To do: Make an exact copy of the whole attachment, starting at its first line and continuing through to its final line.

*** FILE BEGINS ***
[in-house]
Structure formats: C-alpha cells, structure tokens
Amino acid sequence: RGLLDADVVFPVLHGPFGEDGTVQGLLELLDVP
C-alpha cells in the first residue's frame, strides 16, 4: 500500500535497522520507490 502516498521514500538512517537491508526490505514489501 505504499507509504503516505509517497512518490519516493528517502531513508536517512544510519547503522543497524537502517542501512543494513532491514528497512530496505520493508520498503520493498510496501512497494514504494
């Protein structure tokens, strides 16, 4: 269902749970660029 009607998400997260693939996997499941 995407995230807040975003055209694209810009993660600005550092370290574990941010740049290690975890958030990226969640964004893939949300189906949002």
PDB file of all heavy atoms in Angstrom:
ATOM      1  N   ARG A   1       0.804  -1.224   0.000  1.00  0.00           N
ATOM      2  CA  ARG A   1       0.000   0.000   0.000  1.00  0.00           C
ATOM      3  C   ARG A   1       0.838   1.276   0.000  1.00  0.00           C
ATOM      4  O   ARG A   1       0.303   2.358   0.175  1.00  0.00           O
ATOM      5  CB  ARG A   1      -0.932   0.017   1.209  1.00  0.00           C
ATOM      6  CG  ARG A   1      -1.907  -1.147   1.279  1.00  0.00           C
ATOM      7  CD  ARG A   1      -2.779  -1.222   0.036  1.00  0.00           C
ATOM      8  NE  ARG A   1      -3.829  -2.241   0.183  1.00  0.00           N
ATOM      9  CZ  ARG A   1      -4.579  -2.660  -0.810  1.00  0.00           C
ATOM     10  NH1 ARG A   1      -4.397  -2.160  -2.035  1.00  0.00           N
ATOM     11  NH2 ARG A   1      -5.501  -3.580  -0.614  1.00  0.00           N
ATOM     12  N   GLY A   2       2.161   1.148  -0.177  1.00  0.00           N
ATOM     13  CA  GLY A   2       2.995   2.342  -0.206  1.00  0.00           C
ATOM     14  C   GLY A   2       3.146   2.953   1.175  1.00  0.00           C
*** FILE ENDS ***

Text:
[in-house]
Structure formats: C-alpha cells, structure tokens
Amino acid sequence: RGLLDADVVFPVLHGPFGEDGTVQGLLELLDVP
C-alpha cells in the first residue's frame, strides 16, 4: 500500500535497522520507490 502516498521514500538512517537491508526490505514489501 505504499507509504503516505509517497512518490519516493528517502531513508536517512544510519547503522543497524537502517542501512543494513532491514528497512530496505520493508520498503520493498510496501512497494514504494
């Protein structure tokens, strides 16, 4: 269902749970660029 009607998400997260693939996997499941 995407995230807040975003055209694209810009993660600005550092370290574990941010740049290690975890958030990226969640964004893939949300189906949002």
PDB file of all heavy atoms in Angstrom:
ATOM      1  N   ARG A   1       0.804  -1.224   0.000  1.00  0.00           N
ATOM      2  CA  ARG A   1       0.000   0.000   0.000  1.00  0.00           C
ATOM      3  C   ARG A   1       0.838   1.276   0.000  1.00  0.00           C
ATOM      4  O   ARG A   1       0.303   2.358   0.175  1.00  0.00           O
ATOM      5  CB  ARG A   1      -0.932   0.017   1.209  1.00  0.00           C
ATOM      6  CG  ARG A   1      -1.907  -1.147   1.279  1.00  0.00           C
ATOM      7  CD  ARG A   1      -2.779  -1.222   0.036  1.00  0.00           C
ATOM      8  NE  ARG A   1      -3.829  -2.241   0.183  1.00  0.00           N
ATOM      9  CZ  ARG A   1      -4.579  -2.660  -0.810  1.00  0.00           C
ATOM     10  NH1 ARG A   1      -4.397  -2.160  -2.035  1.00  0.00           N
ATOM     11  NH2 ARG A   1      -5.501  -3.580  -0.614  1.00  0.00           N
ATOM     12  N   GLY A   2       2.161   1.148  -0.177  1.00  0.00           N
ATOM     13  CA  GLY A   2       2.995   2.342  -0.206  1.00  0.00           C
ATOM     14  C   GLY A   2       3.146   2.953   1.175  1.00  0.00           C